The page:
Coverage is provided for theft and collision damage for most cars in the United States and abroad. Do note that domestically the coverage is secondary to your personal insurance, though.
Protection With Trip Delays, Lost Luggage, And More
The IHG Premier Card offers a variety of other protection when traveling. Among these features is:
Trip Cancellation & Trip Interruption Insurance — be reimbursed up to $5,000 per trip when your trip is canceled or cut short due to sickness, severe weather, etc.Lost Luggage Reimbursement — be reimbursed up to $3,000 per passenger if you or your immediate family member check or carry on luggage that is damaged or lost by an airlineBaggage Delay Insurance — be reimbursed up to $100 per day for three days for essential purchases when your bag is delayed by over six hours
Make sure you check your cardmember agreement for all of the details, since there are terms & conditions.
Is The IHG Premier Credit Card Worth It?
I think the IHG Premier Card is absolutely worth having. While this isn’t a card I would put much spending on, the card is worth the $89 annual fee for the incredible perks that it offers. The card offers an anniversary free night certificate, a fourth night free on award redemptions, IHG Rewards Platinum status, a Global Entry fee credit, and more.
Everyone in my family has an IHG Card, if for no other reason than that we consistently redeem the free night certificates at hotels that would cost $250+ when paying cash.
IHG isn’t my favorite hotel group, but there are 5,000+ locations, and I inevitably end up staying at IHG hotels several times per year, because the brand often has the best options.
Let’s discuss a few other aspects of the card, though…
Quick Comparison: IHG Premier Vs. IHG Traveler Card
Above I’ve written about the $89 annual fee IHG Premier Card, though there’s also the no annual fee IHG® Rewards Club Traveler Credit Card (review). The Premier Card is absolutely worth the annual fee. Why?
The Premier Card offers an anniversary free night, while the Traveler Card doesn’tThe Premier Card offers IHG Platinum status, while the Traveler Card offers IHG Gold statusThe Premier Card offers a Global Entry or TSA Pre-Check credit, while the Traveler Card doesn’tThe Premier Card offers a huge welcome bonus
Like I said, the single best benefit of the Premier Card is the anniversary free night certificate, and that’s worth way more than its annual year.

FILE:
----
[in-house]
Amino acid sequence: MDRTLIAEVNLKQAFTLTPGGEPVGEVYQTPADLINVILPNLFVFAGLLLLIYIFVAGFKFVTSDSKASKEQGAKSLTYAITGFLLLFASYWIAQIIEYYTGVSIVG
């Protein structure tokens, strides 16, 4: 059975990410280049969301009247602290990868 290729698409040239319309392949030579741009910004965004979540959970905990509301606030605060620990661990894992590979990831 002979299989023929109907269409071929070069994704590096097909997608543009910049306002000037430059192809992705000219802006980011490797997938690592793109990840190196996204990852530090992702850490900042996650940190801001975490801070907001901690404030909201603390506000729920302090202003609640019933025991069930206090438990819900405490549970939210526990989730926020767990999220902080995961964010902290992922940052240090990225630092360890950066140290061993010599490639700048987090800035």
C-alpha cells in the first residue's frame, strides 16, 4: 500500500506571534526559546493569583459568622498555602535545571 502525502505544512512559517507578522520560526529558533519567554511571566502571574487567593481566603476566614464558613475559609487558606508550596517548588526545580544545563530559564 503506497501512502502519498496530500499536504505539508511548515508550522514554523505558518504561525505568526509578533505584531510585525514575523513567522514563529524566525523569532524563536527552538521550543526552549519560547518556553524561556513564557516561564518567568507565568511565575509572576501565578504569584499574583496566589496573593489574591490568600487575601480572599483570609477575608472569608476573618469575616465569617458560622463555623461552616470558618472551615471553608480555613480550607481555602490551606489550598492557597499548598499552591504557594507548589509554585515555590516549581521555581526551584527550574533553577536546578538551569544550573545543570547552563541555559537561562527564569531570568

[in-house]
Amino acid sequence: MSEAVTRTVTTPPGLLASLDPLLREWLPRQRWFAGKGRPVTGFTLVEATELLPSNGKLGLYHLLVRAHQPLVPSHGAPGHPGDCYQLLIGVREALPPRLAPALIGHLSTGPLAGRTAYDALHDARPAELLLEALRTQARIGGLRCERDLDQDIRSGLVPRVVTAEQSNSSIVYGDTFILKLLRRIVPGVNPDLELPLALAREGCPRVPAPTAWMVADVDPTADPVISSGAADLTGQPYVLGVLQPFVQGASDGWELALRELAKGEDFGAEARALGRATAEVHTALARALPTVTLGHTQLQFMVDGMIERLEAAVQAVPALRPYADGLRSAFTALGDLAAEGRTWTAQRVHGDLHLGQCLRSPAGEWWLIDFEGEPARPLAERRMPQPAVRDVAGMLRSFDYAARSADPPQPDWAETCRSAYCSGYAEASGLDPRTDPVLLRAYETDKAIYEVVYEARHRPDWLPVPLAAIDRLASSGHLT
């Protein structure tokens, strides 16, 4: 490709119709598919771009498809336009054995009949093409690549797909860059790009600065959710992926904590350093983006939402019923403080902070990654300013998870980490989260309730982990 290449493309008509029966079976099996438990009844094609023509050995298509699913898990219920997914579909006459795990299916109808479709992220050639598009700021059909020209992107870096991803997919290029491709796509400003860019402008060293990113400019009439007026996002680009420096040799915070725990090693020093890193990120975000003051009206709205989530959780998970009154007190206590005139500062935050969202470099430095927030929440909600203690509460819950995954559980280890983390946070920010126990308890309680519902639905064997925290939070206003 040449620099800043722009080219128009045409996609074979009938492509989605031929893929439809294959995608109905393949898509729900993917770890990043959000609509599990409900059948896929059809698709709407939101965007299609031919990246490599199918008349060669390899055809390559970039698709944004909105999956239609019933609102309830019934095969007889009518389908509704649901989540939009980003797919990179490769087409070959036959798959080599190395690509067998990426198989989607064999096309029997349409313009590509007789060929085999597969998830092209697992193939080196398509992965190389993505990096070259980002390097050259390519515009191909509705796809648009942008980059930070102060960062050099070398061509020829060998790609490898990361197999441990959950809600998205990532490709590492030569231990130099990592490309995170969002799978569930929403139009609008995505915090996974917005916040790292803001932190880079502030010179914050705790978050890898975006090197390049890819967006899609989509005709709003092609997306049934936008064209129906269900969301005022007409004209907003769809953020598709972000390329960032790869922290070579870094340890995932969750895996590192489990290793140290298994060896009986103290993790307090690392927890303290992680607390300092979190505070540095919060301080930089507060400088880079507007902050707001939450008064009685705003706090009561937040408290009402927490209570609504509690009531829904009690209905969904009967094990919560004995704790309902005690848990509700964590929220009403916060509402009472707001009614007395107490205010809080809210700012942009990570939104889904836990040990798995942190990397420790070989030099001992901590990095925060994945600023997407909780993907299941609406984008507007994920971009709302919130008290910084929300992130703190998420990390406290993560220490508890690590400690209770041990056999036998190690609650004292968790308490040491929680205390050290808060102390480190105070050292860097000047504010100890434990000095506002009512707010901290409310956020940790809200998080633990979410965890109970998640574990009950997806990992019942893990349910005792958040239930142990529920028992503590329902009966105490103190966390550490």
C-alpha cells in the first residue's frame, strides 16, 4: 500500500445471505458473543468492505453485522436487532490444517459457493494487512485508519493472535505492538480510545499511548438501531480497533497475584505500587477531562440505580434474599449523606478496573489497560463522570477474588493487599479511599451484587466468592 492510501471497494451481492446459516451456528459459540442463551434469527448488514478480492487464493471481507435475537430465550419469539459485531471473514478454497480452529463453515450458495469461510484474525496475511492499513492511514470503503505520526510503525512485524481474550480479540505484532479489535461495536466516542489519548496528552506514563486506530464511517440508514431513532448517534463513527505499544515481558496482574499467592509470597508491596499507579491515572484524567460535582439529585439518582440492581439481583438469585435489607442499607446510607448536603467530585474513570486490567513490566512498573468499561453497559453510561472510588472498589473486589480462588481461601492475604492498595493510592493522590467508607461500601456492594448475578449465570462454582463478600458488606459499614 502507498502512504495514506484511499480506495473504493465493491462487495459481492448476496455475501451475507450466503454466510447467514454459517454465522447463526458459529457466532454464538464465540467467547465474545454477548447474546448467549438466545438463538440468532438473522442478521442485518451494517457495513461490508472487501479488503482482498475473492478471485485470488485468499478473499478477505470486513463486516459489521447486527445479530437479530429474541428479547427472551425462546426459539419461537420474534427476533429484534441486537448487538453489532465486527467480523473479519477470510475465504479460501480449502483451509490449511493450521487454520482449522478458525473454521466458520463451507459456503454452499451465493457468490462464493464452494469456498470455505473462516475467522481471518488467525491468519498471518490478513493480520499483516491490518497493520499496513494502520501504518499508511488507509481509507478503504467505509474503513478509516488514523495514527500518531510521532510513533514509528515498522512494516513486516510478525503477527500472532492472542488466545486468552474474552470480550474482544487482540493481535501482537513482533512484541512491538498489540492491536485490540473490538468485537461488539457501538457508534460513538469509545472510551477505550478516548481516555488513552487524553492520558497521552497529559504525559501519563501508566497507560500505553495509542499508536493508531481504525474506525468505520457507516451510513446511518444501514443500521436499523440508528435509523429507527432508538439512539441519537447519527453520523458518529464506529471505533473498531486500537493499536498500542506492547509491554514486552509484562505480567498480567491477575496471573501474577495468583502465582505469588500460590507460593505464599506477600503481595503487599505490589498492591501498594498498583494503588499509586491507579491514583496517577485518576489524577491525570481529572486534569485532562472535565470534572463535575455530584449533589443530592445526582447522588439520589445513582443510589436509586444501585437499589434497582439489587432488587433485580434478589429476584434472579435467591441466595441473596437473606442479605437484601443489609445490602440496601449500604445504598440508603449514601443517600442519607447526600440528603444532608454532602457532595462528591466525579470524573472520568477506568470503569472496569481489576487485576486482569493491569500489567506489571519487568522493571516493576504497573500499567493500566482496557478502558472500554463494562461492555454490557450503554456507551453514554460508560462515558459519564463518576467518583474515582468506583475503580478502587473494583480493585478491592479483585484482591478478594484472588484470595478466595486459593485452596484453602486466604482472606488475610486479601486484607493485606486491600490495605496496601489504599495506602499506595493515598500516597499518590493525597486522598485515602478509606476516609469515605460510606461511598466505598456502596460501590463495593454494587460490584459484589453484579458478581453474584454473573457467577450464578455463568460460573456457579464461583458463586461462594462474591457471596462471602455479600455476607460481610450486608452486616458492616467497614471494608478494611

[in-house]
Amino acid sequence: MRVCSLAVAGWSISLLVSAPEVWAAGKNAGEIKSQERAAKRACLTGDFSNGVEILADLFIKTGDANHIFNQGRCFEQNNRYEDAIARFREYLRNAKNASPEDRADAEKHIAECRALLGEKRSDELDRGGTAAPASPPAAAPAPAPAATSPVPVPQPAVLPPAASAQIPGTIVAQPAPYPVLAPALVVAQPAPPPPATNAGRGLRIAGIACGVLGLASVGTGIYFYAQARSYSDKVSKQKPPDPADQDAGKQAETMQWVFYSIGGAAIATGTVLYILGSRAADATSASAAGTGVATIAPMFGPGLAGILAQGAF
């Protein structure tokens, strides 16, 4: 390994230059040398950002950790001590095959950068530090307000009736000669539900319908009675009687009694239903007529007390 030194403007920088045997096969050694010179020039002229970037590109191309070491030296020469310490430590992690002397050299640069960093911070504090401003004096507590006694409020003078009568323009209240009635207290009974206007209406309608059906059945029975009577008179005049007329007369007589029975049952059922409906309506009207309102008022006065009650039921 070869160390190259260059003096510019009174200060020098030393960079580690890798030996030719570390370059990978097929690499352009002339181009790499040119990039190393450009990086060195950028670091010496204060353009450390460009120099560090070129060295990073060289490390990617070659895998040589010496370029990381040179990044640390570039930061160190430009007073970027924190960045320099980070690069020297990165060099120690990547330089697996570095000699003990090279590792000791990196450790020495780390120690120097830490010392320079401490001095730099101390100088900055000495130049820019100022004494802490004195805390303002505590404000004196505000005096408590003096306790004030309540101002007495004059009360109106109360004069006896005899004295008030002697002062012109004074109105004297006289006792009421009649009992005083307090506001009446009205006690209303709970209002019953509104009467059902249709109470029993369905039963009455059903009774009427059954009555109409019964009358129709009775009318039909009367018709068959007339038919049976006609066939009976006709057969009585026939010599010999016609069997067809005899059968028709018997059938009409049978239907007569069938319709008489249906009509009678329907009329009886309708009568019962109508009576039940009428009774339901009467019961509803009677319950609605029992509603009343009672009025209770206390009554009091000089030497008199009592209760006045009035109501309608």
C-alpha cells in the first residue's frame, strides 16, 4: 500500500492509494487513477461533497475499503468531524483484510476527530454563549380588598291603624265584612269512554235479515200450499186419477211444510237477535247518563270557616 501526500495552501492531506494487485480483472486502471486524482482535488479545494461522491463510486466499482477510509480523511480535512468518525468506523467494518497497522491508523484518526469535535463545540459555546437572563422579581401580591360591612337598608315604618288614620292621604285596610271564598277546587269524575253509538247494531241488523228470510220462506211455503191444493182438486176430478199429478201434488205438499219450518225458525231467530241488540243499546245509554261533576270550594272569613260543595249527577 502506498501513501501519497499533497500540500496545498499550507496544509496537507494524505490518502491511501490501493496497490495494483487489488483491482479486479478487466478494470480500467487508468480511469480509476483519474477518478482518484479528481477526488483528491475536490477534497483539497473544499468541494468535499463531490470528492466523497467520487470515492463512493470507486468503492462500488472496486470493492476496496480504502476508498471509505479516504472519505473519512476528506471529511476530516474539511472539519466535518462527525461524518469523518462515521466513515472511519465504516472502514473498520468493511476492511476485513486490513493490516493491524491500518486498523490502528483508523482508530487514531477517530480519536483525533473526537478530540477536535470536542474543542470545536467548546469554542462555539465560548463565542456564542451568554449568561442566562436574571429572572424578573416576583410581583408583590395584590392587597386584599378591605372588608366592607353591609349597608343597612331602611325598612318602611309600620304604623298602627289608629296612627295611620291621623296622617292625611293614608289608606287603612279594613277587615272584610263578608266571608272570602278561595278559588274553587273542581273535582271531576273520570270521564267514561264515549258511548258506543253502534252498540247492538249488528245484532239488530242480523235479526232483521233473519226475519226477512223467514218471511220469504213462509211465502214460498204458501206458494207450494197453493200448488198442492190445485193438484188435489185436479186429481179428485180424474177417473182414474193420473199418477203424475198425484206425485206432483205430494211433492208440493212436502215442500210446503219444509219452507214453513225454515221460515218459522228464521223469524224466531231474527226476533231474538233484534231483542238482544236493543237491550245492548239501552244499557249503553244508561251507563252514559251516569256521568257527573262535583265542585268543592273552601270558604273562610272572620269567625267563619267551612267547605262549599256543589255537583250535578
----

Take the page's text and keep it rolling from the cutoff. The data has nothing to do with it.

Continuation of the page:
Other Options For Earning IHG Points
The IHG Premier Card doesn’t actually offer great points earning rates when you factor in the fairly low per point value of IHG Rewards.
Do keep in mind that IHG is transfer partners with Chase Ultimate Rewards, so you could transfer points at a 1:1 ratio. For example:
The Chase Sapphire Reserve® Card (review) offers 3x points on dining and travelThe Chase Sapphire Preferred® Card (review) offers 3x points on dining, online groceries, and streaming services, and 2x points on travelThe Ink Business Preferred® Credit Card (review) offers 3x points on the first $150,000 spent annually on travel, shipping purchases, internet, cable and phone services, and advertising purchases made with social media sites and search enginesThe Chase Freedom Unlimited® (review), in conjunction with one of the above cards, earns 3x points on dining and drugstores, and 1.5x points on all purchasesThe Chase Freedom FlexSM (review), in conjunction with one of the above cards, earns 3x points on dining and drugstores, and 5x points in rotating quarterly categories
That being said, in general I absolutely wouldn’t recommend transferring Chase points to IHG. As I said, I value IHG points at ~0.5 cents each, while you can instead transfer points at the same ratio to programs like World of Hyatt, where I value the points at ~1.5 cents each (three times as much).
Sometimes it can make sense to buy IHG points when the program has a sale. IHG Rewards sometimes sells points with a 100% bonus, which brings down the cost per purchased points to 0.5 cents each. When you stack that with the fourth night free offered by this card and the Platinum perks you’ll receive, that could be well worth it.
Have The IHG Select Card?
Back in the day, there was the IHG Select Card, which is no longer open to new applicants. If you have that card, then you should absolutely hold onto it and then also apply for this card, as you’re eligible for both. Why? Because you can stack the benefits on both cards:
Both cards offer an anniversary free night certificate, so you could earn two of those each year, and use them for back-to-back staysThe old card offers a 10% refund on redeemed points (up to 100,000 refunded points per year), while the new card offers a fourth night free on award redemptions, and you could stack those benefits; in other words, if you make a four night stay at a hotel costing 70,000 points per night you’d end up paying 210,000 points, and then would get 21,000 points back, for a total cost of 189,000 points, which is over 30% off
The IHG Premier Card is a card that I highly recommend getting. Not because it makes sense to put a lot of spending on the card long term, but because the anniversary free night certificate can be worth way more than the $89 annual fee.